Human Sex Trafficking: California Law & Civil Liability
Similar to Federal Law, California’s human trafficking law, CA Penal Code § 236, directly addresses sex trafficking and does not require proof of the use of force, fraud, or coercion in the commission of the crime against minors. But unlike the Federal Law, the CA Penal Code § 236 does not specifically include assisting, enabling or benefiting financially – profiting – from human trafficking as prohibited conduct. However, under several Commercial Sexual Exploitation of Children (CSEC) laws which specifically address sex trafficking of minors in California, hotel employees and owners may be convicted through the CSEC laws as well.
The hotel or hotel employee may be convicted as a facilitator under CSEC laws in several ways. First, a facilitator may be convicted under Cal. Penal Code § 266h(b) if the facilitator, “knowing another person is a prostitute, lives or derives support or maintenance in whole or in part . . . from money loaned or advanced to or charged against that person by any keeper or manager or inmate of a house or other place where prostitution is practiced or allowed.” This means hotel owners that receive payment for a hotel room, knowing the room is being used for prostitution, are criminally liable. Second, facilitators may face liability under the human trafficking law if they “cause, induce, or persuade, or attempt to cause, induce, or persuade, a person who is a minor at the time of commission of the offense to engage in a commercial sex act.” Third, Cal. Penal Code § 266 may be used to prosecute a facilitator who “aids or assists in” the “inveiglement or enticement” of “any unmarried female under the age of 18 years into any place “for the purpose of prostitution.” Notice the statute would not require the hotel employee or owner to personally entice the victim to enter into a place or prostitution, only that the they aid or assist in the endeavor.
What Happens If You Are Found to Be Facilitating or Aiding Sex Trafficking?
If found to be a facilitator of human trafficking of children, hotel employees and owners are subject to criminal penalties that are as high as the federal penalties for trafficking a child for sexual exploitation. This means that they may be subject to fines up to $500,000, and in some cases, at the court’s discretion, an additional fine of $1,000,000 may be added as punishment. Also, if a hotel employee or owner is convicted of any violation of Section 236.1, “the court shall, in addition to any other penalty or restitution, order the defendant to pay restitution to the victim.” Restitution may include payment for the value of stolen or damaged property, medical expenses of the victim, mental health counseling expenses, wages or profits lost due to injury incurred by the victim, wages or profits lost by the minor’s parents/guardians while caring for the injured minor, wages or profits lost by the victim, wages or profits lost by the minor’s parents/guardians due to time spent as a witness or in assisting the police or prosecution, and non-economic losses, including, but not limited to, psychological harm and expenses reasonably necessary to make the victim whole.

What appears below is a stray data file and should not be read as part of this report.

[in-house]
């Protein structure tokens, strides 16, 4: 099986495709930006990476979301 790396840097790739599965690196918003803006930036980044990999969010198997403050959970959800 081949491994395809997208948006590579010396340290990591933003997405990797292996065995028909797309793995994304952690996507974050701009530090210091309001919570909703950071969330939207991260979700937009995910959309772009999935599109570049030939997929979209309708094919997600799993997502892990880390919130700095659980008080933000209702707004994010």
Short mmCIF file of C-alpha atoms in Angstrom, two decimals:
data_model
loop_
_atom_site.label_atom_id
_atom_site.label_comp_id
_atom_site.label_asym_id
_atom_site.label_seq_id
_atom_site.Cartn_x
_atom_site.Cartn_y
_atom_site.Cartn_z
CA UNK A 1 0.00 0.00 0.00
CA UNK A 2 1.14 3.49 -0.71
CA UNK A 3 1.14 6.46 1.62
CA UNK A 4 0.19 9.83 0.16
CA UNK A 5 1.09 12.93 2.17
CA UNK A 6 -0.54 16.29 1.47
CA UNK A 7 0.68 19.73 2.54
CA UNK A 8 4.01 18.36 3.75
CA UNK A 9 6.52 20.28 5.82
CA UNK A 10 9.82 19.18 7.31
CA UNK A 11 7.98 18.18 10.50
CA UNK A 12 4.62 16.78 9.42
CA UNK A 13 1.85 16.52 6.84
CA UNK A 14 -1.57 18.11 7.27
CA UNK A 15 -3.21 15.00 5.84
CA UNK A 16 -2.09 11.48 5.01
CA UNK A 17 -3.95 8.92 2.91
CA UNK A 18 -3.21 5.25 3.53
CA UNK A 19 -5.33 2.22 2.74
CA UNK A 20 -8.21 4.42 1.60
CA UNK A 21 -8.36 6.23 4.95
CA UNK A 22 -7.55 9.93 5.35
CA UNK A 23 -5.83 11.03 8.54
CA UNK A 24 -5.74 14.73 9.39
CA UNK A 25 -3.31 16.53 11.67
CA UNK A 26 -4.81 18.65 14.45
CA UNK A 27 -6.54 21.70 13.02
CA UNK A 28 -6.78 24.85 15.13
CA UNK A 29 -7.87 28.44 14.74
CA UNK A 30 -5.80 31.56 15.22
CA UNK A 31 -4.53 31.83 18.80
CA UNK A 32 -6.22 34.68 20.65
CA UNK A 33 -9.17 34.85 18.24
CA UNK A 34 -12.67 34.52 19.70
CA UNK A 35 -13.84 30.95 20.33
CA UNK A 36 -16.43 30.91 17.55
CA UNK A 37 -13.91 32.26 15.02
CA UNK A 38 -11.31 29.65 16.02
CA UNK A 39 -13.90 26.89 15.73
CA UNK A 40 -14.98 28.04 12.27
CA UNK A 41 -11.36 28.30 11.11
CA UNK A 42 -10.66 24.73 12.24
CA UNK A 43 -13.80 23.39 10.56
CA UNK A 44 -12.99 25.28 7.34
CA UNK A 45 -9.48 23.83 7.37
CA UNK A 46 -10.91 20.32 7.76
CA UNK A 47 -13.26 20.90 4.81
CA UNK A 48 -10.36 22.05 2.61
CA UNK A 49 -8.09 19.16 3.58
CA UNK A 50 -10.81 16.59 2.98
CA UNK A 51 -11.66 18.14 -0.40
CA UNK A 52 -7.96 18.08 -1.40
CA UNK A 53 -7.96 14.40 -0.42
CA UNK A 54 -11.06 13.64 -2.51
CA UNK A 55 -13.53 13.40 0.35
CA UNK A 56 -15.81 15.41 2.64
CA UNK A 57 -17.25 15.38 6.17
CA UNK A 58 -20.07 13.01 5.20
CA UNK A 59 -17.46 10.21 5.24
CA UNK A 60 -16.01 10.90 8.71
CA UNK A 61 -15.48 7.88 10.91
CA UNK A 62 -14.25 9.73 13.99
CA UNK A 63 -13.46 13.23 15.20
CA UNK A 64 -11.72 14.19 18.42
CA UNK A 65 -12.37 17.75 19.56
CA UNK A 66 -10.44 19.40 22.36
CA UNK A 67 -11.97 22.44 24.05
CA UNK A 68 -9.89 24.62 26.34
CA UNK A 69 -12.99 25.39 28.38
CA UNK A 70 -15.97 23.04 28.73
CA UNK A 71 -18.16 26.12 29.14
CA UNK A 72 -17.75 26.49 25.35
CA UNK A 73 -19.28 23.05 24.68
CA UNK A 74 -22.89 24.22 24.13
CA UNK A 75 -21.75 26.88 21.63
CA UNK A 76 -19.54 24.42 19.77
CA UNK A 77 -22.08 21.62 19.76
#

Finally, California Law expressly states that victims of human trafficking may bring a separate civil action against any defendant charged with a violation of California Penal Code § 236.1 “for actual damages, compensatory damages, punitive damages, injunctive relief, any combination of those, or any other appropriate relief. A plaintiff who wins may also be awarded attorney’s fees and costs,” in addition to “litigation costs including, but not limited to, expert witness fees and expenses . . .” and “may be awarded up to three times his or her actual damages or ten thousand dollars ($10,000), whichever is greater,” as well as punitive damages. This means that a hotel employee or owner does not have to be convicted of the crime of human trafficking before a civil suit is filed against him, nor is the civil suit dependent on establishing a criminal conviction.
Considering the important role the hospitality industry is expected to play in the fight against human trafficking, and the consequential liability it faces, California is now requiring hotel owners to train their staff to combat human trafficking. Learn more about the Guardian Seal® Training.
- California law does not require proof of the use of force, fraud, or coercion in the commission of the crime against minors because of further CSEC laws that extend liability to Hotels.
- Simply knowing or believing another person is a prostitute and renting to them anyway, especially if there is a suspicion that that prostitute is a minor, can lead to liability for the hotel employees.
- Under California law, victims of sex trafficking may bring separate civil suits against any entity that benefited in their exploitation, including hotels.
- Training has been required in California to address this.